Should You Trust the Sexperts?

Husbands not only often wish for greater frequency of sex, but also for higher quality of sex, and in that respect they are no different than their wives. Who wants just rice and beans when you could be enjoying the whole enchilada?

This fits within the theme of sexual deprivation. Loving couples don’t want to deprive their lovers of the highest possible quality of sex. Marital sex was obviously not designed by God to be mastered in three sessions. Rather, He designed it to be a journey that takes a lifetime. It begins with two amateurs who gradually, through life’s seasons, become masters as they employ love, patience, communication and experimentation, which all lead to discovery.

Notice that I didn’t include in that list “internet research regarding sexual techniques.” If you are a Christian, you have the Inventor of sex living inside you, and He’s with you when you make love to your spouse. It is possible that He could and would guide you in your sex life? Could “being led by the Spirit” enhance your love life? Why not?

The trouble with learning sexual techniques from human “experts” is that their spirits, souls and bodies might well be somewhat different than yours and your spouse’s. Beyond that, they might be in a different season of life, or be years ahead in the learning curve, or have a background soiled by porn. They may not even be honest, setting you up for false expectations. Beyond all of that, they might enjoy something you may not.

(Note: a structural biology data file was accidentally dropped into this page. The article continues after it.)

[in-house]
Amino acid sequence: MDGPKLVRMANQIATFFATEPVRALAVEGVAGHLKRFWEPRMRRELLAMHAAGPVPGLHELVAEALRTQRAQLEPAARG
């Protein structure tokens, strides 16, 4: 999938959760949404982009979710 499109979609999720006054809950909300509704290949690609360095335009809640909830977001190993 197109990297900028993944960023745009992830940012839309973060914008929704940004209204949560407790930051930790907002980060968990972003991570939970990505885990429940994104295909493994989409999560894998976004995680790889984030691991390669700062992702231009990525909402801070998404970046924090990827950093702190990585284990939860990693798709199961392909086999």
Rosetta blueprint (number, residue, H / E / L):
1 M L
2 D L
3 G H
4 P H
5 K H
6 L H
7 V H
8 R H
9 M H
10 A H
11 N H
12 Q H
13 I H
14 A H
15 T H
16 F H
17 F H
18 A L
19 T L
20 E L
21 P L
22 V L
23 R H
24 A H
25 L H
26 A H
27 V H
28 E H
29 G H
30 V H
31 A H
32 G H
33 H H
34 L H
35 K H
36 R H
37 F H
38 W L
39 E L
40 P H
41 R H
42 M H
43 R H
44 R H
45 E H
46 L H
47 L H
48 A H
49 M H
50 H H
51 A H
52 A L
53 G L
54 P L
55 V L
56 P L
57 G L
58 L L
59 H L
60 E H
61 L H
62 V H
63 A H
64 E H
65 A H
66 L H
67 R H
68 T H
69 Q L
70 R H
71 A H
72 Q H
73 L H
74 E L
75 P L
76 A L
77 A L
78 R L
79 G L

You are you. Your spouse is your spouse. Your marriage is your marriage. Besides a few things that all males sexually hold in common and all females sexually hold in common, there is a lot of variation within the genders. And people change as they grow older. Some folks change between lovemaking sessions! All that being so, reading the advice of “experts” can be somewhat like reading a guidebook to the Grand Canyon to prepare yourself for a visit to Niagara Falls. Why not let the Inventor of sex be your guide? He knows more than anyone. And who wouldn’t want to hear their spouse say, “I think the Lord revealed to me during prayer something I could do to make you really happy!”?

This is not to say there is no benefit in gaining some sexual education from trusted sources. I certainly have, and I’ll include a list of recommended books and websites at the end of this book. It is to say, however, that when God created Adam and Eve, they only had their God-given instincts, His periodic visits to the Garden, and a lot of time. If you are just starting out in marriage, don’t try to rush the fun-filled journey.

What is a Caretaker to do?

Now, let’s return to thinking about your sexy temple, that beautiful, sexually-attractive body God has given to you. Remember, it is not your body. It belongs to God:

Or do you not know that your body is a temple of the Holy Spirit who is in you, whom you have from God, and that you are not your own? (1 Cor. 6:19).

Secondly, at least sexually, your body belongs to your spouse. As we’ve previously read:

The wife does not have authority over her own body, but the husband does; and likewise also the husband does not have authority over his own body, but the wife does (1 Cor.7:4).

So, your sexy temple is God’s gift to your spouse. You are the “middleman” (or the middle woman), and the caretaker.

All of that being so, if God has entrusted someone with a sexually-attractive body for their spouse (and He has, in every marriage relationship), should that person cooperate with God or work against Him? I think the answer is obvious.